Richmonders Mourn Passing of Bard, Sylvia

By John Packett

RTA Contributing Writer

The lady was strict on her players but loyal to the core. The gentleman could wield a racquet with the best of them in Richmond.

Two local icons, one of them a native son and the other a native of France, died recently and the tennis world is mourning them.

Eva Bard, 78, who led the Virginia Commonwealth University women’s team into national prominence and helped hundreds of area players learn the game while teaching at Jefferson-Lakeside Country Club and Raintree Swim and Racquet Club, passed away on March 17 at Retreat Hospital.

Delmar “Dell” Sylvia, who won three city singles championships and a pair of state titles before going on to earn several high, age-group singles and doubles rankings by the United States Tennis Association, died late last year at the age of 82 in Brunswick, Ga.

In the beginning stages of his career, Sylvia had quite a temper and it likely cost him some matches.
But once the Richmonder was able to harness his emotions and focus on his opponent, he became one of the best players in the city’s history.

“The thing that sort of held him back a little when he was younger was his temper,” said Shelton Horsley, an old adversary of Sylvia’s. “He finally got that under control and he was a very, very good player. He was one of the best natural tennis players I’ve ever seen. And he was a really fierce competitor.
“For that time, he would be considered a very aggressive offensive player. He came to the net a lot, but he had good ground strokes and a good serve.”

Sylvia won city singles titles in 1951-52 and 1954, defeating Horsley in the ’51 and ’52 finals after Horsley beat him in the 1950 final. Sylvia defeated Bobby Bortner in the ’54 title match. Sylvia’s younger brother, Bruce, went on to claim four city crowns.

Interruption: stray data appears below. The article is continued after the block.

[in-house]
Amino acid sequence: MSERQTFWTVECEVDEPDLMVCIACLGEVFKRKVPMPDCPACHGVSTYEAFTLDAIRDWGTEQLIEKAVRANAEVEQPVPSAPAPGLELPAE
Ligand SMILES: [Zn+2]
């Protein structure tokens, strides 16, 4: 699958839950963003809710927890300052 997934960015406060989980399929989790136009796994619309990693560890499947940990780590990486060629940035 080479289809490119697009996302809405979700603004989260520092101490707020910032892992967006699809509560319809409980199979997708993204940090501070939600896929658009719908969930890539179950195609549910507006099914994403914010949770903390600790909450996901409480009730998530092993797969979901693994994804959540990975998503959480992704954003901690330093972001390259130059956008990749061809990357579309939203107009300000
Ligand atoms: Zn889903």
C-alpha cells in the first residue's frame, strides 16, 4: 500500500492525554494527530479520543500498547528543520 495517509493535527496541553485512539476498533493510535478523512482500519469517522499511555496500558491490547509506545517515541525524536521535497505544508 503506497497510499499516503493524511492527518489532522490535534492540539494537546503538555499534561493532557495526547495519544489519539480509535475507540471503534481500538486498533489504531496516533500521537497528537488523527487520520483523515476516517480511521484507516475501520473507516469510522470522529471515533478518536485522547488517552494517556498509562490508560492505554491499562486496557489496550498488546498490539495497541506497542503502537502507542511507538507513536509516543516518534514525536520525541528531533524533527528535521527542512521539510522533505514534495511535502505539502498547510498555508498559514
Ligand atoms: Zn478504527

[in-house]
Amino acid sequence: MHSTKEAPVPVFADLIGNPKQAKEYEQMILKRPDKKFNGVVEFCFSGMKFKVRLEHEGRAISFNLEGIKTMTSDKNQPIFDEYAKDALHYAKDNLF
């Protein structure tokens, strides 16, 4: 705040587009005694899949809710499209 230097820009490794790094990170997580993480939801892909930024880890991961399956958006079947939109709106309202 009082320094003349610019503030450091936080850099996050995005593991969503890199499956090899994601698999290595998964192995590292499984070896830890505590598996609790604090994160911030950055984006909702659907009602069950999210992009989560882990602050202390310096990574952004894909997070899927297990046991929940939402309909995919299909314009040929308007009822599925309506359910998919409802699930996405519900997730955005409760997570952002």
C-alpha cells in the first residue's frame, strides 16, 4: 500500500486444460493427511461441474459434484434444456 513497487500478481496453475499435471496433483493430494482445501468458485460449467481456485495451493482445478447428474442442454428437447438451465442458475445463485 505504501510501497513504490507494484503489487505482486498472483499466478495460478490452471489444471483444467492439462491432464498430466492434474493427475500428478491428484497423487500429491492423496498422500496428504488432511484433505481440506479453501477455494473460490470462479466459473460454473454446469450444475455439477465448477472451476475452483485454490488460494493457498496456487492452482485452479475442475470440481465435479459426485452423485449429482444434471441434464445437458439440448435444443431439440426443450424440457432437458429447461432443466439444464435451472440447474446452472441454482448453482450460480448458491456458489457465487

Sylvia captured state championships in 1951 and ’54, finishing runner-up to Horsley on three other occasions.

“We always had very close battles,” recalled Horsley, now 85. “No question about it. The first couple of times I won pretty easily, but that’s when the three years in age made a huge difference, as far as experience goes. That’s also when his temper was very detrimental to him.”

Sylvia was the teaching pro at Westwood Racquet Club for a number of years and served as the pro at the Knoxville (Tenn.) Racquet Club for a while.

The winner of several national age-group championships, Sylvia was ranked No. 1 in the men’s 35 singles division in 1970 and was No. 6 the following year. He was ranked among the top four in the men’s 45 category for four years and later was highly rated in the men’s 50 and 55 divisions.

Bard, who was born in Strasbourg, France, took over as the head coach of the VCU’s women’s team when it was re-started in 1987. Her teams steadily improved over the first four years before the Rams began to make an impact on the regional and national scene.

“She started the team from scratch,” said VCU coach Paul Kostin, who took over the women’s program when Bard retired in 2001. “She had good teams most of the years. She was a tough cookie. She was a good coach. She really cared about the athletes.

“She was really focused on her players and helped them any way she could. She was always there for them.”
In 14 years at the helm, Bard’s teams went 152-99. She was named Metro Conference coach of the year in 1993 and Colonial Athletic Association coach of the year in 1998. Her ‘98 team (20-4) was No. 22 in the final Intercollegiate Tennis Association rankings.

Kostin took most of the players that Bard had recruited and reached the quarterfinals of the NCAA tournament in 2002 the year after she retired.

“She was very loyal to her players,” said Sofia Hiort-Wright, who played for Bard and is now associate athletic director for academic support at VCU. “Even though she was tough on you, you always knew that she cared about you.

“She was extremely competitive. She was the most honest person I think I’ve ever met. She was never afraid to tell her opinion. She kept in contact with everybody after she retired. She was so passionate about the sport because it had been a part of her life for so long.”

There will be a memorial service for Bard at 11 a.m. on May 7 at the Congregation Or Ami at 9400 West Huguenot Road in Richmond.